By Molly Priddy, 1-01-13
||Caption: Signs point the way at Camp Westana, located on Lower Stillwater Lake north of Whitefish. | Courtesy Photo
A group of local troop leaders, parents and past and present Girl Scouts are in the midst of trying to raise enough money to save Camp Westana, located on Lower Stillwater Lake north of Whitefish.
The camp, which is on leased state land has been in use for decades, was reappraised in 2009, and the new appraisal raised the annual payments for the Girl Scouts significantly.
Instead of paying $5,000 annually, the group may have to pay as high as $25,000 per year. Becky Johnson-Opalka, a troop leader, said that increase isn’t feasible for the group.
When approached by the Girl Scouts of Montana and Wyoming about the increase, the Department of Natural Resources and Conservation granted a one-year lease extension for the current price; this extension expires in March 2013.
With the present situation, Johnson-Opalka said the options are to either forfeit the camp or raise $500,000 to purchase the easement. But one of the biggest hurdles will be raising enough money in time to convince the state Girl Scouts council to keep pursuing options to save the camp.
According to a Dec. 10 letter from the state organization, the council will send a notice of lease termination to the DNRC on Jan. 15. Johnson-Opalka believes that if her group can raise enough money and public sentiment for saving the camp, the state council might give them more time to raise the half-million dollars.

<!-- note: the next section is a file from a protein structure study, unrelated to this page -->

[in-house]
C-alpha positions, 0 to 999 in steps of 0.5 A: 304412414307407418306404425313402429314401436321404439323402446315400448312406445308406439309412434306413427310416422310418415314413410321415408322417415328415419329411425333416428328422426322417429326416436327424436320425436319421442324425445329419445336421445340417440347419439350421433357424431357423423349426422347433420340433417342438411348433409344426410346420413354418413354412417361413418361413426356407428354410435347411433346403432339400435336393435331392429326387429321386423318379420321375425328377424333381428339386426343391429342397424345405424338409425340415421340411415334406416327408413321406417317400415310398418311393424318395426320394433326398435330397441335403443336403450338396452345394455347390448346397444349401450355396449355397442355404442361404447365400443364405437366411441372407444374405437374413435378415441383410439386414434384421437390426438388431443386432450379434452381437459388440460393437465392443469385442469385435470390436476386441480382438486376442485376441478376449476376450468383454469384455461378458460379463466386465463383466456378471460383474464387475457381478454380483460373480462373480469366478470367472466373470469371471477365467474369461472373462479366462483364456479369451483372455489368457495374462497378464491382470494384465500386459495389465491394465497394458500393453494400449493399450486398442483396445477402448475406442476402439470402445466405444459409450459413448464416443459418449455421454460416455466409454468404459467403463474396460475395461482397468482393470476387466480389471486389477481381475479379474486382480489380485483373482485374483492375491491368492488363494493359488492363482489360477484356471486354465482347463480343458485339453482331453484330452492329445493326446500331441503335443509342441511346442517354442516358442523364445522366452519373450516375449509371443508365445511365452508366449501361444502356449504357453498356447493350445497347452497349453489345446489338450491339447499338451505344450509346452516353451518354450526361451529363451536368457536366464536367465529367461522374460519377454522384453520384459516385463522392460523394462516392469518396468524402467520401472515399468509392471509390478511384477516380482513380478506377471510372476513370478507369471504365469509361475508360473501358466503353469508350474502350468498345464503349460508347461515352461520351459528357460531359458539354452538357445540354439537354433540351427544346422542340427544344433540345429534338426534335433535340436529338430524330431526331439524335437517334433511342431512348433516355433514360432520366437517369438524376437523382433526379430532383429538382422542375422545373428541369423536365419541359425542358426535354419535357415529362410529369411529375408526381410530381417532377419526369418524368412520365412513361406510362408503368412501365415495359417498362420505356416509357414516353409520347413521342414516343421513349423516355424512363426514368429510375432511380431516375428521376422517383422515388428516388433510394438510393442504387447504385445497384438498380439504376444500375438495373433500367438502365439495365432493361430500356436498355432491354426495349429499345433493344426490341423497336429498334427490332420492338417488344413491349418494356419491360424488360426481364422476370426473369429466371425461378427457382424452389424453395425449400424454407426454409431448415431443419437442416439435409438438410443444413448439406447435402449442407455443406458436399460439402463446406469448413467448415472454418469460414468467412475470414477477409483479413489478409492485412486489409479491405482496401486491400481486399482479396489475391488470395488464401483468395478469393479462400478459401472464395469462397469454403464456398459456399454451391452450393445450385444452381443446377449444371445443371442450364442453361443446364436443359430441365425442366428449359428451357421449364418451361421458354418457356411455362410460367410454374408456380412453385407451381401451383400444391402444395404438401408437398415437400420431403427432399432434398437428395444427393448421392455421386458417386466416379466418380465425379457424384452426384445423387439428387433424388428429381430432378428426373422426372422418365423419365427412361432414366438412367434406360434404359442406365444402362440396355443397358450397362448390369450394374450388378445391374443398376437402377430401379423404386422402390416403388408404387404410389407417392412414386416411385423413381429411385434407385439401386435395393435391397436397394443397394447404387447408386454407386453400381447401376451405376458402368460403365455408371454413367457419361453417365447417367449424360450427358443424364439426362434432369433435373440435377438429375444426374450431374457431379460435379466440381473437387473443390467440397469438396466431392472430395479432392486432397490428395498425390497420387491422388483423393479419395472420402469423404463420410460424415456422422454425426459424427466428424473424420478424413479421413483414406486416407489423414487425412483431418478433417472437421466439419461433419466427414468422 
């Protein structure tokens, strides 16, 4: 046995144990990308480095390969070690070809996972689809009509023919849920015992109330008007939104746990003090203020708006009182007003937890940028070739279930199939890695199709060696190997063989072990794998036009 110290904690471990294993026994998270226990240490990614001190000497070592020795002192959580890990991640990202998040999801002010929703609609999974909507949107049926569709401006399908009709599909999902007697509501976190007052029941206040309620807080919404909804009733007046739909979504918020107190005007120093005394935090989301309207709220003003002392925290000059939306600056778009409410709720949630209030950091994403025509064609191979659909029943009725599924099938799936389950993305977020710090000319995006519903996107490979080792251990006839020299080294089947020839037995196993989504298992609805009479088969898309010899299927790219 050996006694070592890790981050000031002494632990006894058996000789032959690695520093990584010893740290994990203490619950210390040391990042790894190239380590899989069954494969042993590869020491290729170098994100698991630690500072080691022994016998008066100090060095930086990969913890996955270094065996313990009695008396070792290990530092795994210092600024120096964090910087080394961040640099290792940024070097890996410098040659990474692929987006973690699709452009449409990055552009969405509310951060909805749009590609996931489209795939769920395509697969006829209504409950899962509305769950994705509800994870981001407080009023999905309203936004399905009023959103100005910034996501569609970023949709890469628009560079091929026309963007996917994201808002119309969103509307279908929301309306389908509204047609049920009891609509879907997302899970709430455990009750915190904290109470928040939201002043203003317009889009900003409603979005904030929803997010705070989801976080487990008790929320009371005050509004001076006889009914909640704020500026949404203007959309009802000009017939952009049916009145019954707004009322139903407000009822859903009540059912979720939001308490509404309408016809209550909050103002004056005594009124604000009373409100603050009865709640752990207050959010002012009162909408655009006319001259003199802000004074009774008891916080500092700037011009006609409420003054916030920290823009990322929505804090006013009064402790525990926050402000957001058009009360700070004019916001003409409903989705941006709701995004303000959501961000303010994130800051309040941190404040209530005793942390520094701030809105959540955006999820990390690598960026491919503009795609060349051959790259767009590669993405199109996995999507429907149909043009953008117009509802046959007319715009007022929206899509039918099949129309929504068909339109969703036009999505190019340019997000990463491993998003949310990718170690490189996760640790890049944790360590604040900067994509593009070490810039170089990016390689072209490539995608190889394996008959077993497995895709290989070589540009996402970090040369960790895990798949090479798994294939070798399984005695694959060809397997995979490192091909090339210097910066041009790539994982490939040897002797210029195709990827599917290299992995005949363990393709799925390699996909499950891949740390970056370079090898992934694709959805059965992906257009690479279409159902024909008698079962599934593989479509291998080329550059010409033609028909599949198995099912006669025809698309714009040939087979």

“We are just in full ask-for-donations mode,” Johnson-Opalka said.
Another hurdle is that a public entity must hold the permanent easement for the Girl Scouts, and Johnson-Opalka said she is currently in discussion with Montana State Parks and the U.S. Forest Service to do so.
Montana State Parks Administrator Chas Van Genderen acknowledged the conversations with the Girl Scouts, but noted that a commitment is still far off.
“The Girl Scouts have approached us about holding their permanent easement at Camp Westana, should they be able to raise the funds needed. We’ve asked for their request in writing. We’re a long way from any commitment at this time,” Van Genderen said in a prepared statement.
“Let us be clear, our interest in potentially holding this permanent easement would only be considered because it would not add any cost or responsibility to the state park system, as our resources are stretched. We are willing to take a look at this because they need someone to step forward and we are great supporters of recreation opportunities for youth.”
Ideally, the Girl Scouts could find a few donors willing to make large donations to help save the camp, Johnson-Opalka said, but it is also important to get donations from the community at large as well.
For her, it’s about saving a place that has taught generations of girls to become strong and independent in a safe environment. Anyone who donates to help save the camp will contribute to a future of well-rounded young women, she said.
“They’re making sure that other girls in the future – who could be their daughters, their nieces, their granddaughters – have access to a local use camp which can provide untold leadership skills and courage and confidence,” Johnson-Opalka said.
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